Image by Mike (And the gang) of Kayleigh with her pigtails in.

“Streetlights” by Katy Mae

Streetlights pass but time stands still; Mouths move but with no sound,

There are no longer, my memories, to hold on to; Disappeared in the night.

Not able to shiver, not able to cry,

This night is different but there have been many like it.

A blank stare, a whisper in the night,

lights pass in the night; Mouths move but there aren’t words -Just noise.

Who are we now, with no destination; no place to call home,

red lights pass in a blur; my own comfort to a place unknown.

There are no longer dreams, no more nightmares in this place

memories slip away while faster cars pass.

Who are we now and why must we go,

another stop away from nowhere.

The radio plays, my favorite song whose title I can’t recall,

not that it matters; My former life is now gone.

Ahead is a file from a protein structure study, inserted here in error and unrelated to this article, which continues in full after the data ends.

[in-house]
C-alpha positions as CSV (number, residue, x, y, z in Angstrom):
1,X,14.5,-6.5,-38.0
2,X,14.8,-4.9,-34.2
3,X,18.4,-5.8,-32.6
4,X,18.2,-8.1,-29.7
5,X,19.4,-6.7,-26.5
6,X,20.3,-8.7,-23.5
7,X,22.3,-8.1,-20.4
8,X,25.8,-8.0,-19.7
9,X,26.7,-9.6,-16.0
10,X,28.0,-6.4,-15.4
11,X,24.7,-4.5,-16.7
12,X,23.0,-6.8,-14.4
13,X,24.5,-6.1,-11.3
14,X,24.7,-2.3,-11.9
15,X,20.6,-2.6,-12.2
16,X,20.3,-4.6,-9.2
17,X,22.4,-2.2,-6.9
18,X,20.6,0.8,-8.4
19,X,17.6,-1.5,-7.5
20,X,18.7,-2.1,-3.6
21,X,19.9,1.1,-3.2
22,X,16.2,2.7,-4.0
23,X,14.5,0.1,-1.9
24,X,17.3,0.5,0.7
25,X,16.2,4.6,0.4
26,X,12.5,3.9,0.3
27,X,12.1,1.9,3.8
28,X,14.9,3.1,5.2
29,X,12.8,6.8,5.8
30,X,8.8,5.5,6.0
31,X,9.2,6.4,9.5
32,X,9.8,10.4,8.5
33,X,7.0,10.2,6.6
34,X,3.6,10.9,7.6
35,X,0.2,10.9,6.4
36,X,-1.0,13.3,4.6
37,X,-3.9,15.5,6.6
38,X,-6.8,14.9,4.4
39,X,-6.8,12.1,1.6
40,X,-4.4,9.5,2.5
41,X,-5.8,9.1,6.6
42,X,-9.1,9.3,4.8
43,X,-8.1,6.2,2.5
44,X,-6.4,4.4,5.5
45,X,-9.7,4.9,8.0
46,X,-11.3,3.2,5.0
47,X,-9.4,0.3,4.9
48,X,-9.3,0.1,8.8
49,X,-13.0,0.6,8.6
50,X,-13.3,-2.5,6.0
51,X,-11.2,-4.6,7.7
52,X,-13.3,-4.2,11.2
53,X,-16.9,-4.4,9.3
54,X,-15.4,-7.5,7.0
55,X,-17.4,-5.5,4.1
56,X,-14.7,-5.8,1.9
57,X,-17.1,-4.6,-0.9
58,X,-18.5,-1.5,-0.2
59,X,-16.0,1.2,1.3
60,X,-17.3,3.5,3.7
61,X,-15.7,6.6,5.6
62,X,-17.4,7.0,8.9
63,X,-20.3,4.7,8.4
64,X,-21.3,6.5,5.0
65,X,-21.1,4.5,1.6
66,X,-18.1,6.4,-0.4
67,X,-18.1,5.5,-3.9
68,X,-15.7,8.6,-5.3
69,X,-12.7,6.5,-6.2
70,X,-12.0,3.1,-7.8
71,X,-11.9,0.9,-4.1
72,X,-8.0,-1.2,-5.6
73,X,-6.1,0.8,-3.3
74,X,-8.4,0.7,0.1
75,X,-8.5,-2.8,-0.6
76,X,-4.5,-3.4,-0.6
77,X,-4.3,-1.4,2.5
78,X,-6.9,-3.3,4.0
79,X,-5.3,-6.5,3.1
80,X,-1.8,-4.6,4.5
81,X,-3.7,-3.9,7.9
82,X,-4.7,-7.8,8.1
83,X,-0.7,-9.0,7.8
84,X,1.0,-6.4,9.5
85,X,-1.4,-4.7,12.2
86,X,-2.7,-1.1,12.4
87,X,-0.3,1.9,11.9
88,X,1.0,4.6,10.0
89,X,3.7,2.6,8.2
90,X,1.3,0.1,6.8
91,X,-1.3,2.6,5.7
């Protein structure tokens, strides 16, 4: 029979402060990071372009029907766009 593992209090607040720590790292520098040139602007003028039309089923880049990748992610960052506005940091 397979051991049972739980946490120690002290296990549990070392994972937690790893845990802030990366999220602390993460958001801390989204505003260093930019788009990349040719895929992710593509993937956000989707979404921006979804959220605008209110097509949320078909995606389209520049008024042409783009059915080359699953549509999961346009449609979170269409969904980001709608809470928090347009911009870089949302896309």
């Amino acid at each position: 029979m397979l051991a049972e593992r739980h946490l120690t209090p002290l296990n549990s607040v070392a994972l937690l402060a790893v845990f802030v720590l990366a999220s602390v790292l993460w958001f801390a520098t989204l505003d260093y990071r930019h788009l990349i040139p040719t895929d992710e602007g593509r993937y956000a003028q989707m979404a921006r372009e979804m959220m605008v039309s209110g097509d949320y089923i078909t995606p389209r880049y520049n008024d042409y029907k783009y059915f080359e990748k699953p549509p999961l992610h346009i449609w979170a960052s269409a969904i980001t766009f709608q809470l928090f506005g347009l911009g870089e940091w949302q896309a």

Replaced with a ghost whose name no one knows,

There’s no time to breathe, no time to whisper for help.

No longer awake, no longer asleep; Who are we now?

life, oh life, it comes to a halt while I still breathe.

Where are we now; I’ve forgotten my name again,

remember it, whoever I become; Whom I fear the most.

No one to hug as we travel alone in our world; This cold, lonely place,

still someone speaks; Still, just noise and static.

I’d rather stare ahead and forget who I am becoming,

please don’t stop; The passing lights are an illusion of escape.

Who are we now and where are we going; your voice has changed,

the sun is rising and I can’t remember my name,

How did I end up in this cold dark car,

and why with you; Who are you?

Missing Dear Mooshie Cat by da-AL

The world is better for having had Mooshie Cat in it.

Dear, dear Mooshie, you are sorely missed. Time with one’s loved ones is never long enough, but how very much I wish I’d had just one more time with you to say goodbye, to thank you for being such an incredible little mate.